According to the United Nations Office of the High Commissioner for Human Rights (OHCHR), the average distance that women and children in Africa and Asia walk to collect water is 6 kilometers. Often, they find that their destination contains unclean water that is unsafe for human consumption. Women and children, whose job is to collect water, are too busy to focus on self-empowering opportunities, such as education or health concerns, perpetuating the cycle of poverty in their local communities. But help could very well be on its way, thanks to a new, potentially lifesaving product known as the Watt-r. It is the very first of Africa’s solar-powered water carts.
The concept of the Watt-r is simple: this cart aims to make carrying water from sources to villages much easier and significantly more efficient. The cart is powered by clean, environmentally friendly solar energy, rather than human labor. Furthermore, the cart’s capacity is far more than a pair of human hands: in a single trip, it will likely be capable of carrying up to a dozen 20-liter containers of water. This is the same amount of cargo that 25 people would be able to carry.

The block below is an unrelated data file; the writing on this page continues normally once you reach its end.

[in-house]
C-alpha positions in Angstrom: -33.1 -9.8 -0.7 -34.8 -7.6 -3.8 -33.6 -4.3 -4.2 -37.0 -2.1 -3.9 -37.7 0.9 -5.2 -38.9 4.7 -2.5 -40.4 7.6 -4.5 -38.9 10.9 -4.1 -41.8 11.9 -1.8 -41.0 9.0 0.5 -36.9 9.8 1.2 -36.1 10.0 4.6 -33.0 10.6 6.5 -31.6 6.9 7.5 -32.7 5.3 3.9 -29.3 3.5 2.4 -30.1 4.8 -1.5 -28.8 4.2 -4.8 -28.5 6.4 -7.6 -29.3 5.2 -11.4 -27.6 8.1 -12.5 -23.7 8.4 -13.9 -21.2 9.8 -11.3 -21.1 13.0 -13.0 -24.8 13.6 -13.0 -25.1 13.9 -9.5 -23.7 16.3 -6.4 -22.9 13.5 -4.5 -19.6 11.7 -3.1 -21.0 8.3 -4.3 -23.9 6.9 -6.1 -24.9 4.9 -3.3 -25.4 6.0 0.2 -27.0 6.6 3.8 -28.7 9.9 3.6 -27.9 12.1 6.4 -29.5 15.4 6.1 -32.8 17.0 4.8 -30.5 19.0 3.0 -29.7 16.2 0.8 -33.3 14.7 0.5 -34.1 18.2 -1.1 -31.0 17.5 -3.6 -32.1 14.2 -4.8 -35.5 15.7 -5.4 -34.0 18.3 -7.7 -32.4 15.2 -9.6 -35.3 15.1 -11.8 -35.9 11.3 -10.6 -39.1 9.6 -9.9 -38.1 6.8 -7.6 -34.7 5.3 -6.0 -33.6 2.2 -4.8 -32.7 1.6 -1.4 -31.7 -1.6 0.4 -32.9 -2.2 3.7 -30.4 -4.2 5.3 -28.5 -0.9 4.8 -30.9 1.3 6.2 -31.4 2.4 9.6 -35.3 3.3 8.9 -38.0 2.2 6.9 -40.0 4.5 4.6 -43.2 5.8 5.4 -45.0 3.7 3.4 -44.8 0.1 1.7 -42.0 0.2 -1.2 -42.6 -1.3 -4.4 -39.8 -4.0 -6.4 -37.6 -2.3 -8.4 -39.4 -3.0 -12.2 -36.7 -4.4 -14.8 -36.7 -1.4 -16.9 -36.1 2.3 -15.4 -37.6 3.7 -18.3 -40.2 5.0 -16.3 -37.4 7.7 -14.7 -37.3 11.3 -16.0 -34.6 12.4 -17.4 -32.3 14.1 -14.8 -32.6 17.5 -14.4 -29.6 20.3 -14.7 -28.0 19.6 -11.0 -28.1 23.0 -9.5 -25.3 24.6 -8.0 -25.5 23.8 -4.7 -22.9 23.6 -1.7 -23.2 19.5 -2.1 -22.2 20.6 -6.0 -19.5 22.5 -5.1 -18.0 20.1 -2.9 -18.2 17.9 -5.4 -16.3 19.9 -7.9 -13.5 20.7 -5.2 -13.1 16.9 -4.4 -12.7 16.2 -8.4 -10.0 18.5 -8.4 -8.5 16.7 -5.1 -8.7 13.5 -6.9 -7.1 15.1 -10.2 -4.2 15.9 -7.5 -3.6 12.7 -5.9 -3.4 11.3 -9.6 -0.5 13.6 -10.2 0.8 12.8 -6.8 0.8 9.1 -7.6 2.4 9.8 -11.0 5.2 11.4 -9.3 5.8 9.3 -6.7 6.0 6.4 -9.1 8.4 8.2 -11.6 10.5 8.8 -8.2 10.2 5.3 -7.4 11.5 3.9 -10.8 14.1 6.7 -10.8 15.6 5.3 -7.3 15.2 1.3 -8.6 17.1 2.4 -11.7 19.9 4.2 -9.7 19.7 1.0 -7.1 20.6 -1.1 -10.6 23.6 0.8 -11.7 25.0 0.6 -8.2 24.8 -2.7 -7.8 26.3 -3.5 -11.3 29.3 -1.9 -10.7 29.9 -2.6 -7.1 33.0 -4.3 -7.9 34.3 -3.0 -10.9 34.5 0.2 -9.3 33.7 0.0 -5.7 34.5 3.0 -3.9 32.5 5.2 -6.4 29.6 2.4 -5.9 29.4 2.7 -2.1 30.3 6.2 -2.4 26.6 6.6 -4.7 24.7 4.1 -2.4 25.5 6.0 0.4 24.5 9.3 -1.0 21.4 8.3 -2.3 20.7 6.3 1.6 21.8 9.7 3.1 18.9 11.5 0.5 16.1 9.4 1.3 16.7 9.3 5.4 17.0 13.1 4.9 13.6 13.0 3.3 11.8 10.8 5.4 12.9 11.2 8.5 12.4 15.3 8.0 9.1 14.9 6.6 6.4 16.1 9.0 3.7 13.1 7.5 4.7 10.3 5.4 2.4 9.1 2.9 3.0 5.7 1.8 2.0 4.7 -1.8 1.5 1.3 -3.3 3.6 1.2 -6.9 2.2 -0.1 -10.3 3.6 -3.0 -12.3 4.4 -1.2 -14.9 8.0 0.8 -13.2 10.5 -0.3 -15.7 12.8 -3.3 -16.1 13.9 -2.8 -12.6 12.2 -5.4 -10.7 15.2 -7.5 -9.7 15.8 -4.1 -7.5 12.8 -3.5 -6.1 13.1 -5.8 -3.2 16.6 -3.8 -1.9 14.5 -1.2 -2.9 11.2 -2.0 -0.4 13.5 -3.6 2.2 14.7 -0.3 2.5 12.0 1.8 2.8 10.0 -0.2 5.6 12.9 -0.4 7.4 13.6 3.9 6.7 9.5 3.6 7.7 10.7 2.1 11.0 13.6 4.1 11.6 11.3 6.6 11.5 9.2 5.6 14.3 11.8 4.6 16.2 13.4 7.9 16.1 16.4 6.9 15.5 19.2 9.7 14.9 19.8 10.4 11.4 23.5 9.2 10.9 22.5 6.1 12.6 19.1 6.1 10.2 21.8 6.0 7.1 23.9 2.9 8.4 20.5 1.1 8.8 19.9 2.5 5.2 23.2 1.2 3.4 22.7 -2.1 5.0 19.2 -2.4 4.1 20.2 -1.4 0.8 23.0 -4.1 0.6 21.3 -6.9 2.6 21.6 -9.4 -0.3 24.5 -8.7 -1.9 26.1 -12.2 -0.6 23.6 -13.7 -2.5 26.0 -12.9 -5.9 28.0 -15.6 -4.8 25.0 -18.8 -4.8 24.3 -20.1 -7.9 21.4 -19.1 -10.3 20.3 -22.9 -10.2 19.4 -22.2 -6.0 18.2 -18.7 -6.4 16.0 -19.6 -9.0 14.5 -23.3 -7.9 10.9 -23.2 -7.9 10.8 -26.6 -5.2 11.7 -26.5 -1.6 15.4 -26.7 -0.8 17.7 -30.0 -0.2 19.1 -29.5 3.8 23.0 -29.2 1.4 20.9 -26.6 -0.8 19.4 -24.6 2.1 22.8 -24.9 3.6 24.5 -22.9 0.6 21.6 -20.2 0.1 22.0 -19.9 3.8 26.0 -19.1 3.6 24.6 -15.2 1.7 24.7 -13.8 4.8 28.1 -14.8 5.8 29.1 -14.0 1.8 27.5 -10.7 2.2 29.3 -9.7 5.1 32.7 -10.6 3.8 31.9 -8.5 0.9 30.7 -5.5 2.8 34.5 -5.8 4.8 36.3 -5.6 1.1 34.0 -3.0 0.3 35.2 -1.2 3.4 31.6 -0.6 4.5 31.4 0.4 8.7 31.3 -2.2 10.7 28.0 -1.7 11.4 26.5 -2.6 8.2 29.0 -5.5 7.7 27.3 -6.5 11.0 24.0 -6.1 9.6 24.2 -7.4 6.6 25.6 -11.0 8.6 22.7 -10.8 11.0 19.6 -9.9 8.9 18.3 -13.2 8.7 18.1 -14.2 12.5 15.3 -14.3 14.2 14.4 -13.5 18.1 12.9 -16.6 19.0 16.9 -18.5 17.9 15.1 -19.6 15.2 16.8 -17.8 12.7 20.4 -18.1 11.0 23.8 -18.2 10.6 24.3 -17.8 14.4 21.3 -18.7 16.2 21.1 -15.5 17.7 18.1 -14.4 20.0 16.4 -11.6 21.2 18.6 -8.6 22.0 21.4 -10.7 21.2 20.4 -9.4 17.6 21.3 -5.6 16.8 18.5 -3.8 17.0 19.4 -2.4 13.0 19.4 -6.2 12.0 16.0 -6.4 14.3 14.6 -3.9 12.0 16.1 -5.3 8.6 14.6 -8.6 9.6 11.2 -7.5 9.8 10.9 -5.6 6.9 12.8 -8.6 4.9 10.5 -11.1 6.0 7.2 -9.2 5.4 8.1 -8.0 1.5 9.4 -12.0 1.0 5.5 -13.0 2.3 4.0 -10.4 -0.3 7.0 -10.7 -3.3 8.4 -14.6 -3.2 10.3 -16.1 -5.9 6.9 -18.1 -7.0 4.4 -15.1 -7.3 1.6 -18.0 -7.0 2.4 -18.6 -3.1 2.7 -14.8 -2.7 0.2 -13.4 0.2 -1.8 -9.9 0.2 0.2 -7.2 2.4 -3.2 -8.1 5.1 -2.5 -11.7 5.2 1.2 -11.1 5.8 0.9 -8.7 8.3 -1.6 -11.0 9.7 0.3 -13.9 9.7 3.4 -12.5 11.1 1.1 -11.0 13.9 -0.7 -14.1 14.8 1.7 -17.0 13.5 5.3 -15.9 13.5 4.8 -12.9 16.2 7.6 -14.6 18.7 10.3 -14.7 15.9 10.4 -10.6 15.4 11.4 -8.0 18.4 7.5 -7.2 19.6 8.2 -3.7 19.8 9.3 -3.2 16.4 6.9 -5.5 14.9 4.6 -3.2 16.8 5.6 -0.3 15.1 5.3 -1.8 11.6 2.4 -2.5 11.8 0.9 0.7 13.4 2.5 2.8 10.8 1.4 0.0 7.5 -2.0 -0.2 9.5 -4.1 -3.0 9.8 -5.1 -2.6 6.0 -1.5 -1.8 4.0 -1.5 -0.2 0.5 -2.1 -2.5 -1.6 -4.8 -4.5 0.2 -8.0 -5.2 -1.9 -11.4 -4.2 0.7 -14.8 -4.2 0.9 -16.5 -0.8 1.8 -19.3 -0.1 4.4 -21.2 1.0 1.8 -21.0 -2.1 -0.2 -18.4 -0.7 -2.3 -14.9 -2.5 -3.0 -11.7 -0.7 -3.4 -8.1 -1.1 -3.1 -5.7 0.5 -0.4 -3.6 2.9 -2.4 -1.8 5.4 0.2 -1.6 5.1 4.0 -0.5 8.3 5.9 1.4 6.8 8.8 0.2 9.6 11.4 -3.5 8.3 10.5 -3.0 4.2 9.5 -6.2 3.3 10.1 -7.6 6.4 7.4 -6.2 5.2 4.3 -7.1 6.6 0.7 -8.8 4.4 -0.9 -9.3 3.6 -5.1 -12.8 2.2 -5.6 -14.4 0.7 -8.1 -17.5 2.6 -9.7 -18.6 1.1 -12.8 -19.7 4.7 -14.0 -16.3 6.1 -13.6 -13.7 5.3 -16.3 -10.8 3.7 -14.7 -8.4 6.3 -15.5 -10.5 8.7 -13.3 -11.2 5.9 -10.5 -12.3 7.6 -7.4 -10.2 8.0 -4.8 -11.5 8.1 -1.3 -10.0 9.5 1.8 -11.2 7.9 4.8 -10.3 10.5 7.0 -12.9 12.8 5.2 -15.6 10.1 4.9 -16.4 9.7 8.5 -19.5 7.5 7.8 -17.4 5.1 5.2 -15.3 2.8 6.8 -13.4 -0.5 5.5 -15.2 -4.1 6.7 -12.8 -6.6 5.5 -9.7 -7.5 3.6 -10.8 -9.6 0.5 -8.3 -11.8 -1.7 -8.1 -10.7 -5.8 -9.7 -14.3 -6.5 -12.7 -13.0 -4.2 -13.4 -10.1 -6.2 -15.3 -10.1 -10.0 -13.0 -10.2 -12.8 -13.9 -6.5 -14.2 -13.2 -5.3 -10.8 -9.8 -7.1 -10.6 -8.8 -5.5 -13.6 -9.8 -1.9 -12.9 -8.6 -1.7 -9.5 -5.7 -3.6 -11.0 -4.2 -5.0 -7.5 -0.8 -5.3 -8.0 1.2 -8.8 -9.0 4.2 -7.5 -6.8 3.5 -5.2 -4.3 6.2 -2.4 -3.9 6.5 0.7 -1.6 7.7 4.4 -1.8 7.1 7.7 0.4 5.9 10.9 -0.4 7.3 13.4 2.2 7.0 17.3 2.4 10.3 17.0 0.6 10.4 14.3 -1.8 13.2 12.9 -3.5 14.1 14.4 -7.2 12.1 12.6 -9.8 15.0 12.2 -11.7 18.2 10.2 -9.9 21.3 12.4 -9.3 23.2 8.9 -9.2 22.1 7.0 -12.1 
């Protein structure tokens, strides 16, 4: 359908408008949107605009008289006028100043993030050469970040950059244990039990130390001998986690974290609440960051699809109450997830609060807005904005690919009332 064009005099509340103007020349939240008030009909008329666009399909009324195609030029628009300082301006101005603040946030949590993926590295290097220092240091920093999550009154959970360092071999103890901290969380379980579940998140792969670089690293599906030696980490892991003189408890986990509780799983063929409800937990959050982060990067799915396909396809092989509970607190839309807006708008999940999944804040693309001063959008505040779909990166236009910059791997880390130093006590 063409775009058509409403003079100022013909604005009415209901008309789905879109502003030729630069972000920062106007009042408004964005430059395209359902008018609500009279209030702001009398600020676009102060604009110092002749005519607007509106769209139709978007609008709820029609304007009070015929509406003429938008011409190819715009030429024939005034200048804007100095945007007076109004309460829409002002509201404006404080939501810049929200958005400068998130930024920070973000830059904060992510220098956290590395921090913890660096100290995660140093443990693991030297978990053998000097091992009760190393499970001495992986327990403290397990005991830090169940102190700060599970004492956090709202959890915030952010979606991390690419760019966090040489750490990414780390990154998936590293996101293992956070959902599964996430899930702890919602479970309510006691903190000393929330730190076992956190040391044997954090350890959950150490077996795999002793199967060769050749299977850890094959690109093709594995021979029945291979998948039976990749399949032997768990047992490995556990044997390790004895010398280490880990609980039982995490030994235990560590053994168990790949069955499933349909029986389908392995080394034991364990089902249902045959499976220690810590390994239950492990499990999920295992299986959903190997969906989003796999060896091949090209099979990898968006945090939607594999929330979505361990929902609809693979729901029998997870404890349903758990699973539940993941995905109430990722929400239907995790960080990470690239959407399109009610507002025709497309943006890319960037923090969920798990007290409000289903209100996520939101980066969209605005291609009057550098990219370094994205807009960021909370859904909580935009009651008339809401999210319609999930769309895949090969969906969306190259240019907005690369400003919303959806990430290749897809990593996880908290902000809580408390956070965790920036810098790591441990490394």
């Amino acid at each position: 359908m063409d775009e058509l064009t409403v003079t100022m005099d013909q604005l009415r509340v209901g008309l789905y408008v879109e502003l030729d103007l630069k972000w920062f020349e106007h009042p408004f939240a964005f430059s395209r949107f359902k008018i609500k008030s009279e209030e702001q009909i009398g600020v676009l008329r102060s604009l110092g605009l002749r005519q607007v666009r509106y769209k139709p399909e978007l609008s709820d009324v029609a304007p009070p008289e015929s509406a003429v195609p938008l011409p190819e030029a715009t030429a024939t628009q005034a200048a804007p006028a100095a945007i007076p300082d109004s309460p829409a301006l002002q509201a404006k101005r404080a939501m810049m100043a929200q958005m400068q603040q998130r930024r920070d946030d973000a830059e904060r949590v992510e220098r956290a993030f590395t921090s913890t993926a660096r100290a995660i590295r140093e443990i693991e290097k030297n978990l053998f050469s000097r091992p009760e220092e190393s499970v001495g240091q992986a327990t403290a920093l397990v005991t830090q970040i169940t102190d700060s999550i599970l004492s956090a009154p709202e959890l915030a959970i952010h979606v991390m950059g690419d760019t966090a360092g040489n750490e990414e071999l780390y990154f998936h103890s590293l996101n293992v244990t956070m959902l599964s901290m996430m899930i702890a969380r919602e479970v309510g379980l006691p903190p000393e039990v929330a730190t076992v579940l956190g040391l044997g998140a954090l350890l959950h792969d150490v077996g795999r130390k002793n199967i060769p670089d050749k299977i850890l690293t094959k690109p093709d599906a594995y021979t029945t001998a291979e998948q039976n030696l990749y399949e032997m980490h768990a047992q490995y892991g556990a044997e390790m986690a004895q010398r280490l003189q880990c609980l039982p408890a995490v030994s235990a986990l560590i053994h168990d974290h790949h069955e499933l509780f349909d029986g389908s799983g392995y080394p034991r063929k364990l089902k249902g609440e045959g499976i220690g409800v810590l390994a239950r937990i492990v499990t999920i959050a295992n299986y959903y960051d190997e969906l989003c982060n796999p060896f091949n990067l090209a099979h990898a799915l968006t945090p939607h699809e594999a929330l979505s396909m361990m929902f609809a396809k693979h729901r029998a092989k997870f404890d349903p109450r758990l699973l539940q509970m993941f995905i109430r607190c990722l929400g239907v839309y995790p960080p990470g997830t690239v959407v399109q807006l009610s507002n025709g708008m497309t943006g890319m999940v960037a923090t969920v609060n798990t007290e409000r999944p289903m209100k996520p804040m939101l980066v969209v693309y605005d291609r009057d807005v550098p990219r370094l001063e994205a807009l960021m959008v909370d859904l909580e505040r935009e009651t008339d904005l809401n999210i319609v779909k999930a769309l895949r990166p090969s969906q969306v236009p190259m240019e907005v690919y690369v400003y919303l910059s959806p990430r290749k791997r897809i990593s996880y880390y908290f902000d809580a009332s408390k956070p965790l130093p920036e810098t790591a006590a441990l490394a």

When not in use, the cart stores solar energy for locals in villages to power cell phones and other small electronics, while the entrepreneur using it sells water.
The creators behind Africa’s solar-powered water carts have stated that they hope their product will go beyond transporting water – this could include crops, medicine, tools and many other types of cargo safely and efficiently.
However, the question still remains: how will it foster economic growth, if people are still walking to collect water?
Ultimately, the Watt-r’s goal is to not only improve the speed and efficiency of collecting water but also foster entrepreneurship of those collecting it. The creator of this product, Jose Paris, estimates that an entrepreneur making daily micro-payments on the cart would be able to pay it off in a mere three years. “There is a market for this service already and people are paying for it”, he says, citing already-existent kiosks in Nairobi selling cans of water in the streets.
Africa’s solar-powered water carts have the potential to completely revolutionize communities that employ them. The increase in transport efficiency and speed, electricity provision, and entrepreneurial opportunity allow them to be employed by the world’s 663 million who currently struggle to access reliable or clean water sources – and empower them to improve the stability of water, income and opportunity in their lives.
– Brad Tait